3. The Judicial Standards and Accountability Bill – Judicial reforms have been high on UPA’s agenda yet very little progress has been achieved. While the government has failed to get Parliament pass the ambitious Judicial Standards and Accountability Bill (passed in Lok Sabha but couldn’t be brought up in Rajya Sabha), there is a lack of clarity in its plans to change the present mechanism of appointment of senior judges by a collegiums of judges. The present system of judicial appointments at senior level is opaque.
Problem: The Bill is facing stiff opposition from eminent jurists and the higher judiciary. Media reports suggest that the government has decided to retain a controversial clause in the Bill which debars judges from making verbal comments against any constitutional authority in open courts.
4. The Insurance Laws (Amendment) Bill & The Pension Fund Regulatory and Development Authority Bill – The Bills seek Parliament’s clearance to increase the limit on foreign ownership in local insurance companies to 49% from 26% and allow up to 49% overseas holding in pension-fund managers.
Problem: The main opposition party BJP is for keeping the FDI ceiling in the sector at 26 per cent. The Left parties too are opposing the Bill for ideological reasons. BJP leader Yashwant Sinha headed Parliamentary Standing Committee which scrutinised the Insurance Bill was against raising the ceiling on FDI in the sector arguing that it would expose the sector to global vulnerability.
5. The Women’s Reservation Bill – First drafted in the Lok Sabha on September 12, 1996 by the then Deve Gowda government, the Bill proposes to reserve one-third of the total seats for women at each level of legislative decision-making. The Bill was introduced and passed in the Rajya Sabha in 2010 but can become a law only if Lok Sabha too concurs.
Problem: A decade and more to just introduce the Women’s Reservation Bill in Parliament is self-explanatory why a move to promote gender equality in decision-making hasn’t seen the light of day. The travesty is that all parties vouch for the cause but never do the needful to implement it. Sonia Gandhi terming it as high on party’s agenda at Jaipur session has fuelled fresh speculation that the UPA may introduce it in the Lok Sabha.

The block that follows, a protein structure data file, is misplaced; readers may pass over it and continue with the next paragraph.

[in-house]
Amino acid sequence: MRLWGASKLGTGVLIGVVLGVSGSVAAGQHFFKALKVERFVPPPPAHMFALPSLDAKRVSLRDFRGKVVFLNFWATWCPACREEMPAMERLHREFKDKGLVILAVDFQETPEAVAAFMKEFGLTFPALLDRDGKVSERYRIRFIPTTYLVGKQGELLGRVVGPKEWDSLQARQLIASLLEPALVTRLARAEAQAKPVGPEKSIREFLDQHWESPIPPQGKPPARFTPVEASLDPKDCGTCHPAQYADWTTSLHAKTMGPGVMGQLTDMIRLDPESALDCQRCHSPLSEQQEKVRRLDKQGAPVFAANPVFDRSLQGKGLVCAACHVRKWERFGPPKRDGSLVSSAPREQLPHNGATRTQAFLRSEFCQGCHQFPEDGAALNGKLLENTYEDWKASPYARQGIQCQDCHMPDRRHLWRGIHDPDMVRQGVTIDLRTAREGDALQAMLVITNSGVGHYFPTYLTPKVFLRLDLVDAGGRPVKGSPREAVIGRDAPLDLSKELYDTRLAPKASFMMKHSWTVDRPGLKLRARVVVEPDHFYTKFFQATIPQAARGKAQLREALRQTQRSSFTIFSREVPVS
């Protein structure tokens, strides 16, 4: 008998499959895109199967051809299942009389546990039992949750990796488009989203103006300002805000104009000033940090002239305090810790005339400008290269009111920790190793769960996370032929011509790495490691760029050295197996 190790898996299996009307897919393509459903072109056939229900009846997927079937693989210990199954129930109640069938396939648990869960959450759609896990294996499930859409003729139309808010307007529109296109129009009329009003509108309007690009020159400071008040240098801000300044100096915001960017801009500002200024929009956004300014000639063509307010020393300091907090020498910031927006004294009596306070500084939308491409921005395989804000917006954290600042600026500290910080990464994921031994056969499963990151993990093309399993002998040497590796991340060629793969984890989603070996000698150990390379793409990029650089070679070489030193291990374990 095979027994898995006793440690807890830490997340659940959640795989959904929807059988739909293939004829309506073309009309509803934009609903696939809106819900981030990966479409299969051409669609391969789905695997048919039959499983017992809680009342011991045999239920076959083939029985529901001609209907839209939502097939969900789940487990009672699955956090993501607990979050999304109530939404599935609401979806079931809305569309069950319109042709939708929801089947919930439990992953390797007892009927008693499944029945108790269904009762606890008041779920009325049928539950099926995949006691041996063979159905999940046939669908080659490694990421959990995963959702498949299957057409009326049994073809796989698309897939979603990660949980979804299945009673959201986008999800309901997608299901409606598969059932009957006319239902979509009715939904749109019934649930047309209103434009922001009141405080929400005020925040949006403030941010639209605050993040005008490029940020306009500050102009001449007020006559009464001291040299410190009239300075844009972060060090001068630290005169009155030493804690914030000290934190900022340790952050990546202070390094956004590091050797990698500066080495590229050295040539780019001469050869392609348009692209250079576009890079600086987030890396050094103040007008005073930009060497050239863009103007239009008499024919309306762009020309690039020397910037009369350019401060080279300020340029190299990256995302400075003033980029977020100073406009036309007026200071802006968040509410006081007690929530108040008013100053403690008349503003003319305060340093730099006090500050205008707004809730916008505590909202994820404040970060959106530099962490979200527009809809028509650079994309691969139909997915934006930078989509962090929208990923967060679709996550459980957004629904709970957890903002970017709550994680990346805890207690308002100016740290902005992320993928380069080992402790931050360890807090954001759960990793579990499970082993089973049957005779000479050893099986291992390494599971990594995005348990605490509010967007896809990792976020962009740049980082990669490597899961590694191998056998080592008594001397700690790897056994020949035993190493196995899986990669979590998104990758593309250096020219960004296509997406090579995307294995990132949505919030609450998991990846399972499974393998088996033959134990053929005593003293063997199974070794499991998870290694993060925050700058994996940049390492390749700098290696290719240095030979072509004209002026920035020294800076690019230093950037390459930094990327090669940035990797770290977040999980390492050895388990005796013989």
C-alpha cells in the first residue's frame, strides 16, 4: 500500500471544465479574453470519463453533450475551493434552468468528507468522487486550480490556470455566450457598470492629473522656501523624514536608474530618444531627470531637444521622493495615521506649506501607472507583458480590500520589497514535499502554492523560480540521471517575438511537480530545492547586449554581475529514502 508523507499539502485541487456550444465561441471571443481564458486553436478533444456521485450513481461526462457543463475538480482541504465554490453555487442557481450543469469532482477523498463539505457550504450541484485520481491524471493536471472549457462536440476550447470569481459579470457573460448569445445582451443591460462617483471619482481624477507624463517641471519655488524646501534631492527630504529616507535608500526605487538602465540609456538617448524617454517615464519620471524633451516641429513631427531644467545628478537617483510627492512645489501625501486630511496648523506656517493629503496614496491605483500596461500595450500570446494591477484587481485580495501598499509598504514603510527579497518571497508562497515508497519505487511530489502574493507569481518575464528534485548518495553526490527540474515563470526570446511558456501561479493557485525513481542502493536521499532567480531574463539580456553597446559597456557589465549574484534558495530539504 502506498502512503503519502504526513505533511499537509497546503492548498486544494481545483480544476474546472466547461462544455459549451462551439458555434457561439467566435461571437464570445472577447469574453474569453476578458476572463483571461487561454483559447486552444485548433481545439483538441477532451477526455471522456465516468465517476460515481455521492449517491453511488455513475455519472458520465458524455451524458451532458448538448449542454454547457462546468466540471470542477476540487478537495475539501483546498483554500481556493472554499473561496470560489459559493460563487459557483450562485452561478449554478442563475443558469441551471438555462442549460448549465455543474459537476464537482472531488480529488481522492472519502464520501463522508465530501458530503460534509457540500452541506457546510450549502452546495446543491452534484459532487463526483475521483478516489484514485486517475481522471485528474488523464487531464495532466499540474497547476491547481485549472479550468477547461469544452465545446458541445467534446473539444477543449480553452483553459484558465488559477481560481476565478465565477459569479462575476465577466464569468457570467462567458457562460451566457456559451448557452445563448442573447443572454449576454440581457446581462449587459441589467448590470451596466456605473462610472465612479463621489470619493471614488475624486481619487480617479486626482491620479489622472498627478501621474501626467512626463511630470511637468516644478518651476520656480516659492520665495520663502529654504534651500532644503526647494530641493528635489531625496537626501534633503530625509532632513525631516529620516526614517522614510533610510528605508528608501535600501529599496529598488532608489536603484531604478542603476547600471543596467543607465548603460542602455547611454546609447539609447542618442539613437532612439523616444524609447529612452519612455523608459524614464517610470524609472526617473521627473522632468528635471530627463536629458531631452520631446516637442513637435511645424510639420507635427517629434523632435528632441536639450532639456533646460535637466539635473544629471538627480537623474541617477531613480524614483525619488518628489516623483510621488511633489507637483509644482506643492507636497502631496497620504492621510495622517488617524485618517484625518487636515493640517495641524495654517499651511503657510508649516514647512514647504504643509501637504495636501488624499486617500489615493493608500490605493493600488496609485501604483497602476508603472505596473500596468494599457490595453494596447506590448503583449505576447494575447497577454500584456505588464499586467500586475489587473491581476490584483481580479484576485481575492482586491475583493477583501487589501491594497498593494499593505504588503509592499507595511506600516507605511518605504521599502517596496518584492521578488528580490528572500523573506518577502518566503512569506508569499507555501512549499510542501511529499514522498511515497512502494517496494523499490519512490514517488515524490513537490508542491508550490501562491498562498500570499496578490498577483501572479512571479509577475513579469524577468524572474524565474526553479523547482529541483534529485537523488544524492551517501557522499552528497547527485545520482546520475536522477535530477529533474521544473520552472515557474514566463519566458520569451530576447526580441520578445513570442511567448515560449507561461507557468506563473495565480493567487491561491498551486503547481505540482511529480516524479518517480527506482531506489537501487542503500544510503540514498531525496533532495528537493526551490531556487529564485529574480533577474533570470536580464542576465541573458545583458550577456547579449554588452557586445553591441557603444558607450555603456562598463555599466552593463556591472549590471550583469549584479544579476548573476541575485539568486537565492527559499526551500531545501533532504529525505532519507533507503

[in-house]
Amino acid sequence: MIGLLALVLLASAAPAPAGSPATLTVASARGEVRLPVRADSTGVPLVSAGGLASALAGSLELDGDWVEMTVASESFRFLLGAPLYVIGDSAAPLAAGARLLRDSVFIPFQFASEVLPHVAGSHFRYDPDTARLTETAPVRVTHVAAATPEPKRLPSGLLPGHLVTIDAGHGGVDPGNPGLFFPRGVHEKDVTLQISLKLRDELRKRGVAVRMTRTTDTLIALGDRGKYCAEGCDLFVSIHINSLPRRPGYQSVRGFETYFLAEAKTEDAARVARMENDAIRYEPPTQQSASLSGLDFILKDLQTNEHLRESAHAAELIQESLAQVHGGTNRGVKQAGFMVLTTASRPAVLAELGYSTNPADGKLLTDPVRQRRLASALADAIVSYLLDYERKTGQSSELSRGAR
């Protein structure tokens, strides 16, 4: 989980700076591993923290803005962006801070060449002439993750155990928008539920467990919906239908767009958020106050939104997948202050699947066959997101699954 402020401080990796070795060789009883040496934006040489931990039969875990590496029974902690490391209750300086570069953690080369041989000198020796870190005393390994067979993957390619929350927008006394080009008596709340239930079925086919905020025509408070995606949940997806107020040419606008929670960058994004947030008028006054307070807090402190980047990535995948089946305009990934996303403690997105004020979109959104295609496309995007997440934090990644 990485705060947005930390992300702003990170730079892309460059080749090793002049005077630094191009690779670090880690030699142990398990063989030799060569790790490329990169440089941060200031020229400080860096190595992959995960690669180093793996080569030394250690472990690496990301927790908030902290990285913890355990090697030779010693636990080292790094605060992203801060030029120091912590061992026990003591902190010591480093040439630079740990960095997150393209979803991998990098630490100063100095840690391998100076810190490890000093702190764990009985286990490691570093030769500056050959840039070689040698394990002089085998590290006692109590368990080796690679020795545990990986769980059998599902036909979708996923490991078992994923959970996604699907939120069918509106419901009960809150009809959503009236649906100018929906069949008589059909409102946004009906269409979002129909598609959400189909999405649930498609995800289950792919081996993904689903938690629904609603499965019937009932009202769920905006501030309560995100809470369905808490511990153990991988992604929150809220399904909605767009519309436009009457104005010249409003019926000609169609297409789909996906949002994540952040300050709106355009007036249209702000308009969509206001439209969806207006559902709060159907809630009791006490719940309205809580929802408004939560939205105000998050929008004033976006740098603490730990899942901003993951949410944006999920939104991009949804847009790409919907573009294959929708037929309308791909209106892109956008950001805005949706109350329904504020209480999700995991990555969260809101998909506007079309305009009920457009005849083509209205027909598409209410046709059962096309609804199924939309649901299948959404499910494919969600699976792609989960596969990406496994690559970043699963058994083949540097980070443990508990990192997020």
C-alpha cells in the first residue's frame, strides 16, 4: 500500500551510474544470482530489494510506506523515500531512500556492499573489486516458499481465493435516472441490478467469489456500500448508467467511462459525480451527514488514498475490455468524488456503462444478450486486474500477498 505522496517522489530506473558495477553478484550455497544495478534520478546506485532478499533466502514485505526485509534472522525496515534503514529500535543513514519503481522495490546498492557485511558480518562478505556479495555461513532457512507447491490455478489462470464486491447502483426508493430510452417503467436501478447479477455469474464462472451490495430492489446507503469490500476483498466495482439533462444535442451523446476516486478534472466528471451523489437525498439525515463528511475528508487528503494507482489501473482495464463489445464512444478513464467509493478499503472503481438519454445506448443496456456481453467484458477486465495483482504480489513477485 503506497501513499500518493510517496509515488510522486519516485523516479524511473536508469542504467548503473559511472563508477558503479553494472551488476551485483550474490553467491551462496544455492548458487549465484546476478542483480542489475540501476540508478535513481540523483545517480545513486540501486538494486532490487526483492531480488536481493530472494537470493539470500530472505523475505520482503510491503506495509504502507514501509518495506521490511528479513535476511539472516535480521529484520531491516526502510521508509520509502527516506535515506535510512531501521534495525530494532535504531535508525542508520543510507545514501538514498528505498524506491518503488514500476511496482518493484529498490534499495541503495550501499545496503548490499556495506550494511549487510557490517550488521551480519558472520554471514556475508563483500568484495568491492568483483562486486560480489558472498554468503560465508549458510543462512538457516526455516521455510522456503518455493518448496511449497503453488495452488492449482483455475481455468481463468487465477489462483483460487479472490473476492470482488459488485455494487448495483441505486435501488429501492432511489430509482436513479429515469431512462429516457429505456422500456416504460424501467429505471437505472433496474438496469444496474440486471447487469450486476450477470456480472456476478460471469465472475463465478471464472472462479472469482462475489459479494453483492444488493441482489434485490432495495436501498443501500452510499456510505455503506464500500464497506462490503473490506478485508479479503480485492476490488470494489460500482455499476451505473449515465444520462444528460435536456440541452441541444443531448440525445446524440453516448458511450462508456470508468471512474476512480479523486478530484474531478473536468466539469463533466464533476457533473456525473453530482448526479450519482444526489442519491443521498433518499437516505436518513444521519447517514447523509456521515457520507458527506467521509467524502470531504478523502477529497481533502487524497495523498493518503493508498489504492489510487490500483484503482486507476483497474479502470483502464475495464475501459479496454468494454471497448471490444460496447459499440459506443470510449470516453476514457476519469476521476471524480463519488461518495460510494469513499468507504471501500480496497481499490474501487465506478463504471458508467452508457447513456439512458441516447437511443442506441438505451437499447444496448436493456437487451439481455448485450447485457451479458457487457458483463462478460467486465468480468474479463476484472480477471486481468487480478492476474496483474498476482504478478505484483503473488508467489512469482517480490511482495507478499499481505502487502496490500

6. The Whistleblower’s Protection Bill – The aim of the Bill is to establish a mechanism to register complaints or any allegations of corruption or wilful misuse of power against a public servant. It also provides for safeguards against victimisation of the person who makes the complaint.
The broader objective of the Bill to promote greater public participation in the fight against graft naturally makes ‘powers that be’ uncomfortable and reluctant to the idea. The increasing incidents of harassment, intimidation and violence against whistleblowers across the country in recent years prove the need for expediting it and encouraging citizens to speak out against wrongdoing in the public sector.
Problem: The Bill doesn’t clearly outline penalties or punishments for authorities “victimising” complainants. Moreover, it doesn’t guarantee complete anonymity of the complainant, i.e. under certain circumstances the CVC can disclose complainants’ identity to the head of the government department under scrutiny. Whistleblowers may further be discouraged with the provision of fines and punishments imposed if their allegations are proven false.